by Zander

March 20, 2024

In the spring of 2023, Finn Wardman passed on from this world at the age of 20. To carry on his spirit of adventure and passion, Finn's father, Geordie, set up a foundation in Finn's name. This foundation will provide opportunities for students to travel the world and gain life-changing experiences outside the classroom. To raise money for the foundation, Geordie, along with a good Bermudian friend, Chase, are planning to run 100 miles in Finn's honor with the goal of raising $100k. For Geordie, the idea was sparked on a run before Finn's service and has since snowballed into over $90,000 raised for the Finn Wardman Foundation with the Zion 100-mile ultra less than a month away. All donations will go towards setting up a Finn-inspired charity that will capture his love of life and spirit of adventure while changing the course of students' lives. Leading up to the 100-mile event, we are inspired to help Geordie and Chase get across the finish line. Our Executive Director, Zander, sat down with Geordie to talk more about raising $100k by running a 100-mile ultramarathon.

Zander: Could you tell us about the cause you're raising funds for?

Geordie: The funds that we are raising are for a new underprivileged student grant that we are calling the World Explorer Student Grants. These grants are dedicated in loving memory to my son who died last year at the age of 20. He was the love of our lives, and we have been devastated at his passing from a senseless accident. He died at his peak when he had the most potential and biggest dreams, we wanted to pass on his spirit to those less fortunate. The World Explorer Student Grants are meant to fulfill other children’s dreams in the form of adventure, passion and love of life.  The student grants are tailored scholarships for individuals to pursue a lifelong dream they never could due to financial restrictions.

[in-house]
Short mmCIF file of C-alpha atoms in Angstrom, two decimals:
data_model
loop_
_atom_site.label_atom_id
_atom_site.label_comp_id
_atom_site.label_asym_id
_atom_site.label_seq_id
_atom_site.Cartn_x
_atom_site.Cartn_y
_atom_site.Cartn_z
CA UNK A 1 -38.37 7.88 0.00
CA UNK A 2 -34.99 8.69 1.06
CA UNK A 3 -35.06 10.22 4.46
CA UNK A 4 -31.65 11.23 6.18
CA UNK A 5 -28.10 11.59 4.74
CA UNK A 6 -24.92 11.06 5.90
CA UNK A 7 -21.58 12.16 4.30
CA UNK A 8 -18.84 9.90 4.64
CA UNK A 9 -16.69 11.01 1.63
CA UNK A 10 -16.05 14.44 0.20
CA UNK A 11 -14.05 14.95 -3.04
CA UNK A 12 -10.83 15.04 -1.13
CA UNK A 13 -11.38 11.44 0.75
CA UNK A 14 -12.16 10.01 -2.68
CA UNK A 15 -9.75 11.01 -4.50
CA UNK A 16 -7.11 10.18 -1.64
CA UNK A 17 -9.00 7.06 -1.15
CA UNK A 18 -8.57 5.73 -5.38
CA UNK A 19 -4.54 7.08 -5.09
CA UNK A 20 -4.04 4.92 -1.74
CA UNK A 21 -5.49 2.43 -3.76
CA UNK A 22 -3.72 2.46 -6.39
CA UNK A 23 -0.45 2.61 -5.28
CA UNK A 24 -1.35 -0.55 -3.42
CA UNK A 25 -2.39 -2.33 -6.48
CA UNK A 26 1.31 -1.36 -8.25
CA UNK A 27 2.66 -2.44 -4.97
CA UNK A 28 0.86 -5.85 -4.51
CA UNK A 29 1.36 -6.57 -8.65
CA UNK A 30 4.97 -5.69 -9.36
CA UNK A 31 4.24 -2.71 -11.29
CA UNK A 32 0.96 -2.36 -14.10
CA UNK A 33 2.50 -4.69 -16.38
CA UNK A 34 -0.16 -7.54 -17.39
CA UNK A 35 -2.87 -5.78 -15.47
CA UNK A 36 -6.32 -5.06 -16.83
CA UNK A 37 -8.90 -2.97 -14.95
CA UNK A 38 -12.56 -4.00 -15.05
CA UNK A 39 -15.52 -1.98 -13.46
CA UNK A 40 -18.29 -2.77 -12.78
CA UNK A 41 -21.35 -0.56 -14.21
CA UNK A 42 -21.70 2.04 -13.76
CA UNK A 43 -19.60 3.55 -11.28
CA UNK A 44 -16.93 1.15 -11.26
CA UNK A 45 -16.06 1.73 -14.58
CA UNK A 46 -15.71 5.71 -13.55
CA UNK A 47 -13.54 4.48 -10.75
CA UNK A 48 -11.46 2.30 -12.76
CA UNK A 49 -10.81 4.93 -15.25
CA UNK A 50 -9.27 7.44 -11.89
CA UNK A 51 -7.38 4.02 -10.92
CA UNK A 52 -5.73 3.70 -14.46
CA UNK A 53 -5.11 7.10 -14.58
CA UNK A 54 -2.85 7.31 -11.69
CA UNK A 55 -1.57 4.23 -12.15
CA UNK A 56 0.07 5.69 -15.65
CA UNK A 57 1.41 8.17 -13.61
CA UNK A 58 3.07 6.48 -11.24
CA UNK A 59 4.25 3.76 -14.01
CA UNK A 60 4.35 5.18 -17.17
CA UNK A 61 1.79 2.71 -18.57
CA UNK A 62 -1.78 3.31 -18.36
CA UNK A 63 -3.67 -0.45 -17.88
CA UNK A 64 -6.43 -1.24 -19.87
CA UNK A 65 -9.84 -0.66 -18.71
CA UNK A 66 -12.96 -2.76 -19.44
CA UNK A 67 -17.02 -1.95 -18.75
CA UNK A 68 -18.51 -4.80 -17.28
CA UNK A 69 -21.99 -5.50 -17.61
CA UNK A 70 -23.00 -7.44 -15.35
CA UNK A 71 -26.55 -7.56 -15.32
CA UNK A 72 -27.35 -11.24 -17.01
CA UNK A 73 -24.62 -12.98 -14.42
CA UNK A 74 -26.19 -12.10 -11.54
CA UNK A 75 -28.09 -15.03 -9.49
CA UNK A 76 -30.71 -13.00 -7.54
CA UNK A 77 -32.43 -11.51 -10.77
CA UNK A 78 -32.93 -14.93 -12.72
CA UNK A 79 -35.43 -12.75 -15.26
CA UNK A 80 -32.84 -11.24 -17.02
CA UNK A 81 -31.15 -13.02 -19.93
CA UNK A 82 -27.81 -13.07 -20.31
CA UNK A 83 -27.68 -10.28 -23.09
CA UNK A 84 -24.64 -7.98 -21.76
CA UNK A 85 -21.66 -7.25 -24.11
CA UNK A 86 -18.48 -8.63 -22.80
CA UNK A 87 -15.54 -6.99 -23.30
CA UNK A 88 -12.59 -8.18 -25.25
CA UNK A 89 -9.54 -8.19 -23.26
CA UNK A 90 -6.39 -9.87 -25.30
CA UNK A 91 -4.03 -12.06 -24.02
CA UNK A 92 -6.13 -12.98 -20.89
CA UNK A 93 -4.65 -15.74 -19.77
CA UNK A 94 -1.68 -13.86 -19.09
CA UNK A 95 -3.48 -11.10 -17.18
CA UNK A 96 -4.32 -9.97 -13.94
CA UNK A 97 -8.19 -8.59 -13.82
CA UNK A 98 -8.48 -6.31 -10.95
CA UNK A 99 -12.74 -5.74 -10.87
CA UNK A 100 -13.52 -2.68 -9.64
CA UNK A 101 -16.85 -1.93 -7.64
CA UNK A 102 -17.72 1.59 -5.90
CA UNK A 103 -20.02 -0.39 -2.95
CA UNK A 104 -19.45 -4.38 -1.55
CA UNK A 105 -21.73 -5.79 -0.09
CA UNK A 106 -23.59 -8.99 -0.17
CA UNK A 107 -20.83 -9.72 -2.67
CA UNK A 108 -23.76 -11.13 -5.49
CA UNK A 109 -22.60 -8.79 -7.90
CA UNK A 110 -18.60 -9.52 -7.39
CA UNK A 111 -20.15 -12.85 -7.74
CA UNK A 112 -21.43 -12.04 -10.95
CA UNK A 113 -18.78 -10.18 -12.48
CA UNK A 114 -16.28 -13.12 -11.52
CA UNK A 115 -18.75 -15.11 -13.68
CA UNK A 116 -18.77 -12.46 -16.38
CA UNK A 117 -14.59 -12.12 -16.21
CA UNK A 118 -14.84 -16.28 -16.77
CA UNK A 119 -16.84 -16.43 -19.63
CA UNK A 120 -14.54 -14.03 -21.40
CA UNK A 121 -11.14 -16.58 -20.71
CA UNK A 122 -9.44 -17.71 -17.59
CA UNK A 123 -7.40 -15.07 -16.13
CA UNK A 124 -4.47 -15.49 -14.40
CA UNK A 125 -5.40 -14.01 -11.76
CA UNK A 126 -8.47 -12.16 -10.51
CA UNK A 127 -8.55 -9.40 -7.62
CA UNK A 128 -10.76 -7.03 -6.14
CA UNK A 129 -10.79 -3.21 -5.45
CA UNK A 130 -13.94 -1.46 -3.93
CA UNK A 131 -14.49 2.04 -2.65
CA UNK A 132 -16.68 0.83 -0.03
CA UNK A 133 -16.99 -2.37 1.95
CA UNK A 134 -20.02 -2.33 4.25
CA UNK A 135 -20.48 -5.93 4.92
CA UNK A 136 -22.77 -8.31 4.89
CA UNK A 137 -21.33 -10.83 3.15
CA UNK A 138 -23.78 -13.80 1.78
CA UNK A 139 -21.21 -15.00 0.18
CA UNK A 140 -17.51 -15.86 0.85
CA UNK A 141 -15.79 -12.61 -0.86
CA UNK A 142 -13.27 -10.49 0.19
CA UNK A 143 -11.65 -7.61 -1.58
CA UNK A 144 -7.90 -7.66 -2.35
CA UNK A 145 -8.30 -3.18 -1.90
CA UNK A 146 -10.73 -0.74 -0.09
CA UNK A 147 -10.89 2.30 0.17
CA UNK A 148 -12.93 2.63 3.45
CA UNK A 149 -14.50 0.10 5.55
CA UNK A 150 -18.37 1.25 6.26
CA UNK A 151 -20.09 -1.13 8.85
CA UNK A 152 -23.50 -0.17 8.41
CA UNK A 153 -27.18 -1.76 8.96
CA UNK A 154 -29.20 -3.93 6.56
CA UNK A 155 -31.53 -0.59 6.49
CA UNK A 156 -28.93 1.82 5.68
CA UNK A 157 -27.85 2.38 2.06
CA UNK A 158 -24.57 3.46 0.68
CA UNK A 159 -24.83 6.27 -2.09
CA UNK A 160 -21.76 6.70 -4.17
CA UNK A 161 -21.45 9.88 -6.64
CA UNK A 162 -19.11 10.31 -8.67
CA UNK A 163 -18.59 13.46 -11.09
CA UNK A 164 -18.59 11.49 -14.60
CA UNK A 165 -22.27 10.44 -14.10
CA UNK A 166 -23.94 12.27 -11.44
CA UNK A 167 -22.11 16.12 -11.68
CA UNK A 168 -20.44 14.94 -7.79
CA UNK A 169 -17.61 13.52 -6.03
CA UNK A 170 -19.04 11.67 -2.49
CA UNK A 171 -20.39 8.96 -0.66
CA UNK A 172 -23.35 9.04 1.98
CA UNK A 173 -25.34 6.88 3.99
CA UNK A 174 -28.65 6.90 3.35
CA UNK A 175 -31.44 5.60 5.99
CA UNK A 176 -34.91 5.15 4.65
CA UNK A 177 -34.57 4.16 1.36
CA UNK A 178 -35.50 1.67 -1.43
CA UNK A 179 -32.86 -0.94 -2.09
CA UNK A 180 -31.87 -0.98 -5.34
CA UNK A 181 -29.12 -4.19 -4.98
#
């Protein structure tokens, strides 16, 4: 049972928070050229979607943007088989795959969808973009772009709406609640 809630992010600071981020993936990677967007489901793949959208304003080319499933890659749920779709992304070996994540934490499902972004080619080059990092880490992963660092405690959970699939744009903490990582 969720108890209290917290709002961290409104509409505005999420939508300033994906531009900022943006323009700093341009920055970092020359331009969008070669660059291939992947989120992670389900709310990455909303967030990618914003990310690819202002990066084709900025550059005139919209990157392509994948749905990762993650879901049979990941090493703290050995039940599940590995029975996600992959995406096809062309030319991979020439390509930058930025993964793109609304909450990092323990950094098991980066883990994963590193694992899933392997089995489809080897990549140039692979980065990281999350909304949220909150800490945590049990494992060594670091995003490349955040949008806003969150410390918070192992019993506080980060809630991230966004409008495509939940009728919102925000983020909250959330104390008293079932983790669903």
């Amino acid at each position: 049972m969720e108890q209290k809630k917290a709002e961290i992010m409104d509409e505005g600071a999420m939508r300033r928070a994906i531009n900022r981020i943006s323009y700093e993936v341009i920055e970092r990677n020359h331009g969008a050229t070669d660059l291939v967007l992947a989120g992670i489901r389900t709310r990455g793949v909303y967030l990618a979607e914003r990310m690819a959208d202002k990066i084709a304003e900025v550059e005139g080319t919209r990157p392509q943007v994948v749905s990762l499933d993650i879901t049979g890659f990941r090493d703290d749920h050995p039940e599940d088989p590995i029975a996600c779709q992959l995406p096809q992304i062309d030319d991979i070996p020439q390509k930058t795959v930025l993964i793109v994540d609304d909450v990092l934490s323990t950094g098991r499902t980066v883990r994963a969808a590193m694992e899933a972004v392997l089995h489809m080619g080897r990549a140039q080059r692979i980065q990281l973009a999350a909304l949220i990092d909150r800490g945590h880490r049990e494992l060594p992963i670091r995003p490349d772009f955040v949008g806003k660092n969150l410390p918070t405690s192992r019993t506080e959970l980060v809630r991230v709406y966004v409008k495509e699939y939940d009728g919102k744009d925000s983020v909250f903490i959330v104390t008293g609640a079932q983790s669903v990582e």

Some examples of grants could be taking a leadership course in Alaska, pursuing a marine biology research diving course in Australia, training for an Olympic ski team in Utah, etc. The idea is to enable students to pursue their dreams in locations where they have the best facilities and bring those skills back home to their community. We can't wait to see what proposals the applicants come up with! The fund will be designed to continue in perpetuity. 

Zander: Why did you choose ultra running as a mechanism for raising funds?

Geordie: That is a good question, because I wouldn’t consider myself a runner and I don’t particularly like running.  I would say I have a love hate for running. The hate comes from the pain of logging long hours, tearing up my feet or being so stiff I can’t even walk after a 6 hour run. The love comes from the peace of being outside, the adventure of pushing yourself and finding new areas to explore that normally you would never go.  While I have always done a bit of running for exercise, running 100 miles is not something I had ever done, nor was I interested in doing this type of distance. When my son died, the idea of raising $100,000 to run 100 miles just came to my head. 100k for 100 miles. It was short, simple and memorable.  It sounded scary but worthy of a tribute to my son. When I asked Chase if he thought I could do it, he said, "yes", and I will do it with you. From that moment on, we were both locked in.